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We Asked Med Practitioners: What Motivated You to Become a Doctor?

A dermatologist, medical oncologist, and neurologist share the defining moment when they knew medicine was it for them—and what keeps them passionate after all these years!

National Doctors’ Day, an annual day to honor the valuable work and dedication of doctors, varies in date from country to country. India celebrates it on July 1, Brazil marks the day on October 18, the United States holds it on March 30, Canada on May 1, and Cuba on December 3. In the Philippines, Physicians’ Day is commemorated every September 27, while World Family Doctor Day is observed on May 19.  

No matter the date, it is quite fitting to recognize medical practitioners especially as the world battles the novel coronavirus. They are the literal lifesavers of many patients—along with nurses and other vital frontliners, of course!

What motivates a person to pursue a career that puts him or her in charge of someone’s health and life? Three doctors recall that defining moment when they knew medicine was it for them, and explain what keeps them passionate about their profession after all these years. (Read: The medical intern who saved a woman during MRT mishap)

Dr. Adrian Buensalido, Dermatologist

Dr. Adrian Buensalido is a Dermatologist at the University of Perpetual Help Medical Center, Las Piñas, who has been in practice for 37 years now. (Photo courtesy of subject.)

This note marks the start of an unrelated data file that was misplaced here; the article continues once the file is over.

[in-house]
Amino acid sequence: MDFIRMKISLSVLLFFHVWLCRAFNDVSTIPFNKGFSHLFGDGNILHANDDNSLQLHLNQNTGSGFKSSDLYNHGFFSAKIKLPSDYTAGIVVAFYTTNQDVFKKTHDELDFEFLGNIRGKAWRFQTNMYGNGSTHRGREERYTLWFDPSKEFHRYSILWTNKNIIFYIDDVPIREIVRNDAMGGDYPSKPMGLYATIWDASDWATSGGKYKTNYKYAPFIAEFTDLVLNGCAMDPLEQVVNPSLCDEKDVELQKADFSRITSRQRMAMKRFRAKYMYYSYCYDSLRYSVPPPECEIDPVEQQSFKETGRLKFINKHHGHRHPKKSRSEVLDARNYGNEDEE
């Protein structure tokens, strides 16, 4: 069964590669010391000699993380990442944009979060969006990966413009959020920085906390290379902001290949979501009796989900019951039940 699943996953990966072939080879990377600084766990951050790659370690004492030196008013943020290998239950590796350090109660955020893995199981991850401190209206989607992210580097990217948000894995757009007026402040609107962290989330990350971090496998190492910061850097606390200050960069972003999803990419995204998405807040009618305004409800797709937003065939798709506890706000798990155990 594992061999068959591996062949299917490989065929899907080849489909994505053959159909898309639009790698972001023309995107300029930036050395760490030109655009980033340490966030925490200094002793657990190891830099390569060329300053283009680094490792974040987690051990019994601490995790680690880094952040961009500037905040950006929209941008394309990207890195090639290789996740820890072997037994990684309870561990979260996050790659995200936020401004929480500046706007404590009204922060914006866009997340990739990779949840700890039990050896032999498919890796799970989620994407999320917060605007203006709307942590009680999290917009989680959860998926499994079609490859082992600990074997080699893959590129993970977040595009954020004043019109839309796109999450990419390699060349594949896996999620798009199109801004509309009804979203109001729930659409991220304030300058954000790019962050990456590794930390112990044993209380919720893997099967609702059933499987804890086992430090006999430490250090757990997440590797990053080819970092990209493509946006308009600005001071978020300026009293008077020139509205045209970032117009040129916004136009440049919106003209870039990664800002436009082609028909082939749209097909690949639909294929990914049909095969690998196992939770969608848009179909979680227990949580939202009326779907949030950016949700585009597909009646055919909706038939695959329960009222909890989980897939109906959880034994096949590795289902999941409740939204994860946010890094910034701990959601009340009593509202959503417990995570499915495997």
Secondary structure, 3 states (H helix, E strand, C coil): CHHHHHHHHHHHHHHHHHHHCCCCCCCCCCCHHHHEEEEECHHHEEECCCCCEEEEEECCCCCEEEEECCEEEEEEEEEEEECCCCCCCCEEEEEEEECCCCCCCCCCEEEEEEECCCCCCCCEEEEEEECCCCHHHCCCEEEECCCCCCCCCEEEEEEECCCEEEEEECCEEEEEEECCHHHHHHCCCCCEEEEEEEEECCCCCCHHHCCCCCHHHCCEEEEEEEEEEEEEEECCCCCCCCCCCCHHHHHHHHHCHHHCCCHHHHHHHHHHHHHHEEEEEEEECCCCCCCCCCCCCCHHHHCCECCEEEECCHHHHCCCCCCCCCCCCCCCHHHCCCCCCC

What was your motivation to become a doctor? 

Alarmed at my having facial tics (rapid eye blinking) when I was 10 years old, my mother brought me to a famous ophthalmologist in Manila to have my eyes checked. We had to wait for several hours with several patients before I was attended to by a tall figure dressed in immaculate white. His examining room was filled with Star Wars-like instruments, and he would command his assistants to do this and that with such authority that they responded with robotic precision and speed. (Read: Star Wars-themed clinic in Manila gives hope and comfort to young cancer patients)

All these impacted me. And with a juvenile decision, I wanted to be like this bigger-than-life hero. From then on, I did not want to be anybody else, not Tarzan, not Hercules, nor The Phantom.

What made you choose your specialization?

In medical school, as I rotated in the different specialties that often required being on-call even in the middle of the night, I decided to choose one which did not entail waking me up from my sleep. There was research, radiology, or clinical pathology to choose from. These were daytime jobs and did not require patient contact. (Read: Let these three Pinoys inspire you to live out your purpose—despite the odds!)

But since I wanted to live the experience of actually interacting with patients—talking to them about their medical problem, knowing a little about their private lives, gathering data, making a diagnosis, suggesting treatment, following up their progress—choosing dermatology as my specialty was not a difficult decision. Besides, it was a very young field with very few practitioners at the time. It was surprisingly not hard to start a practice.  

What is the best part of your job?